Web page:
While a number of small efforts are underway, Air Force Materiel Command’s serious push to overhaul its IT, weapons design and acquisition practices won’t start until 2023, says AFMC head Gen. Arnie Bunch.

“We’ve been able to take a a little bit of money out of my budget and put it over there, but it’s not very much,” he told the Defense Writers Group on Friday. “The bigger version of where we are trying to go” will be clearer in the five-year budget plan starting with fiscal 2023, he said.

Nonetheless, Bunch was adamant that AFMC already is laying foundations for the campaign, designed to lower chronically high sustainment costs by giving Air Force maintainers more control over design and manufacturing processes from the beginning and improve its capability for in-house servicing of weapon systems.

“Let me be really clear here, because I’m not giving you a budget number does not mean we are not doing anything,” Bunch said.

AFMC currently is concentrating on “capitalizing” lessons being learned under the two big Air Force programs pioneering the digital design and engineering approach, he said: the Ground Based Strategic Deterrent (GBSD) and the Next-Generation Air Dominance (NGAD) programs.

“So what is happening in GBSD — which is one of our bell cows for how this is going to work — we’re taking those tools and we are now sharing those across the enterprise so that you can get the licenses and everything at a lower cost and you can go in and utilize those tools,” he said.

The goal, he expalined, is for future programs to be set up from the get go to ensure that AFMC has the necessary data rights, analytical models, and a well-trained workforce to oversee contractors and step in when needed.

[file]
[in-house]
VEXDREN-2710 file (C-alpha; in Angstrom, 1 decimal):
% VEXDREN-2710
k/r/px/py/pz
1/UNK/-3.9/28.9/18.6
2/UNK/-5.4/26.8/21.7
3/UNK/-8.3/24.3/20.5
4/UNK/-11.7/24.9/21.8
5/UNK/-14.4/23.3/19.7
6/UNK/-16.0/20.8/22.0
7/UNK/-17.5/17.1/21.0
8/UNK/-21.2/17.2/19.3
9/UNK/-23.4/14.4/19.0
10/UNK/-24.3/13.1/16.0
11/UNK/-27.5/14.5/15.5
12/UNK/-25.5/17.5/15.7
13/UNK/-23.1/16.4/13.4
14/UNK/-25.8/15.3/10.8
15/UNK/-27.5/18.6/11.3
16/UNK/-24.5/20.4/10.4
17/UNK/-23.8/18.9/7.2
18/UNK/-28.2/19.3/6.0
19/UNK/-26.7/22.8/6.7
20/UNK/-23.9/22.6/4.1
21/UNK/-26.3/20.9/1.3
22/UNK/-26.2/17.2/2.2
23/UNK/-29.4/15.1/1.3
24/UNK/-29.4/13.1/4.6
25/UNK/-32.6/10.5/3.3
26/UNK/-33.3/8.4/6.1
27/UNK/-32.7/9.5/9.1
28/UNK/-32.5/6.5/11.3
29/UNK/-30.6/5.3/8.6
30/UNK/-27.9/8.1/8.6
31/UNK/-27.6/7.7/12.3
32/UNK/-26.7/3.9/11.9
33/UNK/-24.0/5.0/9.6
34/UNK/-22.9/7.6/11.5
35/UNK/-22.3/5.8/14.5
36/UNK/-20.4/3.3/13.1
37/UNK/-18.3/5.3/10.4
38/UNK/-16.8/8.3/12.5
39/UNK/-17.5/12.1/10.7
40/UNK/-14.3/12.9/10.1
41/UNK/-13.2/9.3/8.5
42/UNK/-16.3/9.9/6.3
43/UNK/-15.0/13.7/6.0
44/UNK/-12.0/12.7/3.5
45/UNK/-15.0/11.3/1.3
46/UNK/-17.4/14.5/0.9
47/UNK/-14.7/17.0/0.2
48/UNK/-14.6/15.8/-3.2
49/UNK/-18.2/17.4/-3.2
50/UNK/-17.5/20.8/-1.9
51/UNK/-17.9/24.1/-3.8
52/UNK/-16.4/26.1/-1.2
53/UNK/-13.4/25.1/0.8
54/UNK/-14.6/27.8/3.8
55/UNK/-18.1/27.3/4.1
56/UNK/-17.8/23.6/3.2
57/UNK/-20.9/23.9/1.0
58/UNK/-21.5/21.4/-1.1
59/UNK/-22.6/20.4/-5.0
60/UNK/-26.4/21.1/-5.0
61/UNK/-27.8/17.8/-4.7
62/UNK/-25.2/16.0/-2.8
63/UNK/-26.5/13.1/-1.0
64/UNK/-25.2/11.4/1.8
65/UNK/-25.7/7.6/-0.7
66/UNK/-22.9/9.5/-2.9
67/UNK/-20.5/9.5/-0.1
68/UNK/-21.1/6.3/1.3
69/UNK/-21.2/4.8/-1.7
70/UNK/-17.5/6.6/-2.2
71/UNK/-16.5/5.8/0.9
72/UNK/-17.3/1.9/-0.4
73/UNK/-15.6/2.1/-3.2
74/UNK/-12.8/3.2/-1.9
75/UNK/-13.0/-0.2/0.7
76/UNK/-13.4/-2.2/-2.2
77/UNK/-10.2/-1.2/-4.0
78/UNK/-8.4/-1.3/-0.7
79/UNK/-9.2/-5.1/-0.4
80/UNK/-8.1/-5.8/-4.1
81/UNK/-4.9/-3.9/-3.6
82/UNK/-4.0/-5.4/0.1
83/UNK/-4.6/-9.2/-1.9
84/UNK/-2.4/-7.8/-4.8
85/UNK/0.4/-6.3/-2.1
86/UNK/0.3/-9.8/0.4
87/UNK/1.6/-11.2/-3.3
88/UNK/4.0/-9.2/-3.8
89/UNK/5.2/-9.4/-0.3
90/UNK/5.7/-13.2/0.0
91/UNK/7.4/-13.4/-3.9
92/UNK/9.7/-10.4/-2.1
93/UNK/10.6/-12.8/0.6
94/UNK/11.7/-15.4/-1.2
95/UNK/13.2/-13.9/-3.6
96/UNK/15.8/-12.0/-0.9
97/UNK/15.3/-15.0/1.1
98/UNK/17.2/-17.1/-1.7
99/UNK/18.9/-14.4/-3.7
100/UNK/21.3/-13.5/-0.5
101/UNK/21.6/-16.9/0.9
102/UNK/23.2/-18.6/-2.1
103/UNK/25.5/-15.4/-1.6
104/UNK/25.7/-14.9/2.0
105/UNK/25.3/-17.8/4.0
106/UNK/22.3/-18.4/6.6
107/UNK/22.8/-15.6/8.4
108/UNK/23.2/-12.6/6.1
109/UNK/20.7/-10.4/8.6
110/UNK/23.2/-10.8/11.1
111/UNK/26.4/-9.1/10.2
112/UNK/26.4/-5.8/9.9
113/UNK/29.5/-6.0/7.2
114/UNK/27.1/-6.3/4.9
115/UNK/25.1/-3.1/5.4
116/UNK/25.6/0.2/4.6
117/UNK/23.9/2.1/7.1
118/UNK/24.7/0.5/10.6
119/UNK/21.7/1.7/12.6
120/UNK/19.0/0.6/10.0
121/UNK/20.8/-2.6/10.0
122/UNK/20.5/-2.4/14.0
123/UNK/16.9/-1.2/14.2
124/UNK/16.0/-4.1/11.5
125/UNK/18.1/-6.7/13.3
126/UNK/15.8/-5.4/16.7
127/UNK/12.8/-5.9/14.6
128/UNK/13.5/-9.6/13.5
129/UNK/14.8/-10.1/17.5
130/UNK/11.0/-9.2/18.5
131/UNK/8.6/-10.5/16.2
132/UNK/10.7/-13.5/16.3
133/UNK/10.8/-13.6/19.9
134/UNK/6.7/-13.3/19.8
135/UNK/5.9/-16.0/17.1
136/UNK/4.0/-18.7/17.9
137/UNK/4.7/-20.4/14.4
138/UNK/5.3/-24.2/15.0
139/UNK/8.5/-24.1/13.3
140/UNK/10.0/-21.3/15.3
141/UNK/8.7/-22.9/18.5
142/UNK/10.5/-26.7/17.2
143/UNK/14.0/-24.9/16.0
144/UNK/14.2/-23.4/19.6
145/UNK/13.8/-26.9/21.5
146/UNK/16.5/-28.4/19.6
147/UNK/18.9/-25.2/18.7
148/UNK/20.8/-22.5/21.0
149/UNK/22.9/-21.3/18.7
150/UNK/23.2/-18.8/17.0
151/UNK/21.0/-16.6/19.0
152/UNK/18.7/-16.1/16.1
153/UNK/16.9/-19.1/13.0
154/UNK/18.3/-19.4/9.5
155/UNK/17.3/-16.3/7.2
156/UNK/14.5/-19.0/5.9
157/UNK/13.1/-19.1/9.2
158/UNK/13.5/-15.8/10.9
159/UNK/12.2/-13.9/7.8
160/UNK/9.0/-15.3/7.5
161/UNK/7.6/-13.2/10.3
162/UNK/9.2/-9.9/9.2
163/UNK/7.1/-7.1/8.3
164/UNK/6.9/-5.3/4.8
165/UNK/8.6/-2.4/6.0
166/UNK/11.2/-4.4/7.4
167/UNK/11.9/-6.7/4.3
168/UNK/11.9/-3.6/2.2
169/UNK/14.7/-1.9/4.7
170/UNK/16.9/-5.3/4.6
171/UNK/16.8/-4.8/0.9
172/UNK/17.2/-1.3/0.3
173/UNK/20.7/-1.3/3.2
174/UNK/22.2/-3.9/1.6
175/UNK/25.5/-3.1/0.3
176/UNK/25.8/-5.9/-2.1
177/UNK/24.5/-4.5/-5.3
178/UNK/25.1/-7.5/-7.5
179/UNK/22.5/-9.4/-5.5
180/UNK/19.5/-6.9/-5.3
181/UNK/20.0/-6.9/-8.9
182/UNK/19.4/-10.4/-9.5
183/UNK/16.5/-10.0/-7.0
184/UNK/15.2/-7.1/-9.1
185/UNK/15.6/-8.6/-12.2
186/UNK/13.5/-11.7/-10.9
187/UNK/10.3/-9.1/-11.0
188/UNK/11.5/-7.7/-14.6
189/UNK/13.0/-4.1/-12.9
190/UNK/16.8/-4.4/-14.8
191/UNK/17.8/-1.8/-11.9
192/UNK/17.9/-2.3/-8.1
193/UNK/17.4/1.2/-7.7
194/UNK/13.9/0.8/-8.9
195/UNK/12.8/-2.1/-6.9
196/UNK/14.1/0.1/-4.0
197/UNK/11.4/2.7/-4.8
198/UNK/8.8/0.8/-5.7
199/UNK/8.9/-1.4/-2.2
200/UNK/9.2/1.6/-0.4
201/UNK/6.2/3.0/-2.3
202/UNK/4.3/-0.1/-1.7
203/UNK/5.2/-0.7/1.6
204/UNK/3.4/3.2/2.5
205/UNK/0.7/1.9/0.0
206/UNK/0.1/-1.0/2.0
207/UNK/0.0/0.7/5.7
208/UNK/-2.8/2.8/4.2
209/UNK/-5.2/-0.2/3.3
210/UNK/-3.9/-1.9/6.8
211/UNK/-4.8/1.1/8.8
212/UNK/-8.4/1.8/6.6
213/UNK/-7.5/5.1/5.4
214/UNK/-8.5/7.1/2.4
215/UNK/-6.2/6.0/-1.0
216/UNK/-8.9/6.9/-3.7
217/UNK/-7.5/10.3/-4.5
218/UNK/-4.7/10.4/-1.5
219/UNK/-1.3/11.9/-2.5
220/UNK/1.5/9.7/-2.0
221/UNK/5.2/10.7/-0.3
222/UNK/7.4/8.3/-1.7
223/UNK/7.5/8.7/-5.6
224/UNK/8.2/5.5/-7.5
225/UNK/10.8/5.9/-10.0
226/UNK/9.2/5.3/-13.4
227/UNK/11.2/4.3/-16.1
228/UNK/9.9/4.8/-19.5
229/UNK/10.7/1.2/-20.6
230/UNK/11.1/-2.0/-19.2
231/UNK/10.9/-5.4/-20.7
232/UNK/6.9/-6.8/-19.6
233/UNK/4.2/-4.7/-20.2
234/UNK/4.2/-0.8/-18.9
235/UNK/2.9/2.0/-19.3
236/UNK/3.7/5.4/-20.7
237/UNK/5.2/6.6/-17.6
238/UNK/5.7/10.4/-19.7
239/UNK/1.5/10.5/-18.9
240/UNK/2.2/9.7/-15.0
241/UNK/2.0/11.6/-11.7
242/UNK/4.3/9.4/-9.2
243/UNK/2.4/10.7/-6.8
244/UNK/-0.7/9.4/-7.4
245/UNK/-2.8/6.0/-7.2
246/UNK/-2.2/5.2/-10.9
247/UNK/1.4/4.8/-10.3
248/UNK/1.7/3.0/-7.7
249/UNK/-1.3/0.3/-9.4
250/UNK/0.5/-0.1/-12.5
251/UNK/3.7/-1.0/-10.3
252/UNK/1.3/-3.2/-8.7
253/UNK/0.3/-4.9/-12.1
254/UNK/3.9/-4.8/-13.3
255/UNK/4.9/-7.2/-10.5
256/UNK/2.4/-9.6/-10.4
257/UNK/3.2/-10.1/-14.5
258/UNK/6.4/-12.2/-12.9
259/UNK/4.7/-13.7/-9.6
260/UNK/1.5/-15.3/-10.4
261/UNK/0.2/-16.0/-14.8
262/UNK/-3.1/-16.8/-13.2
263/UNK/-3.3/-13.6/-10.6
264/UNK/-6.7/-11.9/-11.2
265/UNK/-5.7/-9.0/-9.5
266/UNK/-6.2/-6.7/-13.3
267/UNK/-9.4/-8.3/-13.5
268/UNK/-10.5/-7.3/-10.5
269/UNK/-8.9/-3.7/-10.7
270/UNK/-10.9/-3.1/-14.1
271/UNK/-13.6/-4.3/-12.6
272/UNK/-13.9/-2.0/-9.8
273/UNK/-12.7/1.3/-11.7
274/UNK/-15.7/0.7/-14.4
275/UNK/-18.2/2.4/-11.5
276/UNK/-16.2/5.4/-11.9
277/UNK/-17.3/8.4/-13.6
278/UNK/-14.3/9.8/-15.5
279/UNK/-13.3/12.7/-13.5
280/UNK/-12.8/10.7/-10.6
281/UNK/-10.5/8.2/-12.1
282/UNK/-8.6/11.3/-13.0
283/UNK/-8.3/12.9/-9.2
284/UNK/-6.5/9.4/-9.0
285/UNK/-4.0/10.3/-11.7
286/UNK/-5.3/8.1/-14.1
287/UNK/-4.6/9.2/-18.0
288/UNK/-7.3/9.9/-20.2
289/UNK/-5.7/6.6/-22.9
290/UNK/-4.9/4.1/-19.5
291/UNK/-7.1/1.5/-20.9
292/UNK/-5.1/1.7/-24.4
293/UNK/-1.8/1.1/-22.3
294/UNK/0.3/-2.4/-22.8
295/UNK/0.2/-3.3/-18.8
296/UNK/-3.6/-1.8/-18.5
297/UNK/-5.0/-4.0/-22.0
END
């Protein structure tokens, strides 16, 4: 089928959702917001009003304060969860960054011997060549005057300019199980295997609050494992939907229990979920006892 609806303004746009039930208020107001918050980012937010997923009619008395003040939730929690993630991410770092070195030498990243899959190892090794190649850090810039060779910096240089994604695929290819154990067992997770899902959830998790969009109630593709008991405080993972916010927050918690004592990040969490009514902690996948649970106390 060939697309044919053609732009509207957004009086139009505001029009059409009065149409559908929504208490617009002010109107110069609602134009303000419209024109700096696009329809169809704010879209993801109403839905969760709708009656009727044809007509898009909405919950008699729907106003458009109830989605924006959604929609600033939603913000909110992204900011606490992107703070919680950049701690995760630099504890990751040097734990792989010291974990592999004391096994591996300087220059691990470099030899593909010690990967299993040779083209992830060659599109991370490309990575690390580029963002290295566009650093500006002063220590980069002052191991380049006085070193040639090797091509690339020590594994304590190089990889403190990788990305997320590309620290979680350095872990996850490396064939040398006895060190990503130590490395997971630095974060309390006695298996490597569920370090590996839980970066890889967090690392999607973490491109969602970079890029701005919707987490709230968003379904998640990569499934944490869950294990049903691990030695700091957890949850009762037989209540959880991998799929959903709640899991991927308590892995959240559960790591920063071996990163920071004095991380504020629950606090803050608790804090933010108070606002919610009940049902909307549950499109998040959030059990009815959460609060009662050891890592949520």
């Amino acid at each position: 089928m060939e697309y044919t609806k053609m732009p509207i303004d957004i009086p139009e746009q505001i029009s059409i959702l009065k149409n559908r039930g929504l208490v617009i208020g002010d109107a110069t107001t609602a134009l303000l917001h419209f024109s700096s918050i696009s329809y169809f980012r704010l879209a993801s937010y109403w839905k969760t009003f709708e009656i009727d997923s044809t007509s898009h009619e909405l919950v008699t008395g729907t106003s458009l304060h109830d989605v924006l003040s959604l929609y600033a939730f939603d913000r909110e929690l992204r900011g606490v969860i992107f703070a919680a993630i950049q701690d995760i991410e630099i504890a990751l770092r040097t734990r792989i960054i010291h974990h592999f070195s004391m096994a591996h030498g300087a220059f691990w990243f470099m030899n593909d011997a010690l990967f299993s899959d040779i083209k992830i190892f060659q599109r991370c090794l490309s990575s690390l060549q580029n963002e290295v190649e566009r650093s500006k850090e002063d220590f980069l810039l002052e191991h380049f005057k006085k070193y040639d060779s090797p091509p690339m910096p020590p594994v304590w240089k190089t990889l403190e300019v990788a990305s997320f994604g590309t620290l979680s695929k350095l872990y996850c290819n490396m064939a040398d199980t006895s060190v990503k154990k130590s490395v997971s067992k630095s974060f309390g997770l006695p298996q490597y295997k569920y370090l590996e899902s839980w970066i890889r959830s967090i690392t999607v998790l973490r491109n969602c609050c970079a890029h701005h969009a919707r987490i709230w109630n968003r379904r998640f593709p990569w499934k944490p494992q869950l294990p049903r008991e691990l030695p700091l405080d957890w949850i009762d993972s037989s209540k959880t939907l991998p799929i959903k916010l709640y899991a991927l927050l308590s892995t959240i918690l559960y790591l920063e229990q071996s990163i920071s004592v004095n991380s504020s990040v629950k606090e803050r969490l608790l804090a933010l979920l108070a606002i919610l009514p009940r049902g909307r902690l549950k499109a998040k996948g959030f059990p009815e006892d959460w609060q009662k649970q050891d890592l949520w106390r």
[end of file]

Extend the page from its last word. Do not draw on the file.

Further, Bunch said, “as new programs come in, we are shaping where they want to go with their digital plans so that we can capitalize on the new tools that they’re bringing in.”

The bottom line in the so-called Digital Campaign, he explained, is “having the technical wherewithal” within AFMC to carry the bulk of sustainment activities up to producing its own parts — rather than the situation today where the service faces ‘vendor lock’ and problems with finding old parts because suppliers have gone out of business.

However, Bunch stressed, the effort is not just limited to AFMC’s Life Cycle Management Center, but is being implemented by the entire command to include: Air Force Research Laboratory, the Air Force Test Center, the Air Force Sustainment Center and the Air Force Nuclear Weapons Center. “We’ve even brought in the Air Force Installation and Mission Support Center, so that we can hopefully get to a digital twin of what’s going on on our installations, and we would have a better idea of tracking that,” he said.

Another key element in the campaign is AFMC’s push to modernize its information technology (IT) infrastructure across the board, Bunch stressed. When AFMC launched the Digital Campaign last February in tandem with then-Air Force acquisition czar Will Roper, the need for a new “IT backbone” was identified as the foundational need for success. This is because modern IT is required for personnel to be able to efficiently use digital design, digital engineering and predictive maintenance tools.

The campaign has six lines of effort, according to AFMC’s website:

  • IT Infrastructure — Clouds and Transport
  • Integrated Environment – Models and Tools  ​
  • Standards, Data and Architectures
  • Lifecycle Strategies and Processes
  • Policy and Guidance
  • Workforce and Culture

AFMC further has put out a “digital guidebook,” Bunch noted, “that we’re sharing with everyone so they can read and learn about what we’re trying to do.”

The command held its first industry day last September, and since then had “talked to industry on multiple occasions,” he added. “We’re now working into the contract language we want to put place.”

AFMC further has added 12 people to the staff to lead the effort, Bunch said.

“If I’m adding people to it, that tells you I’m committed to it,” he said.


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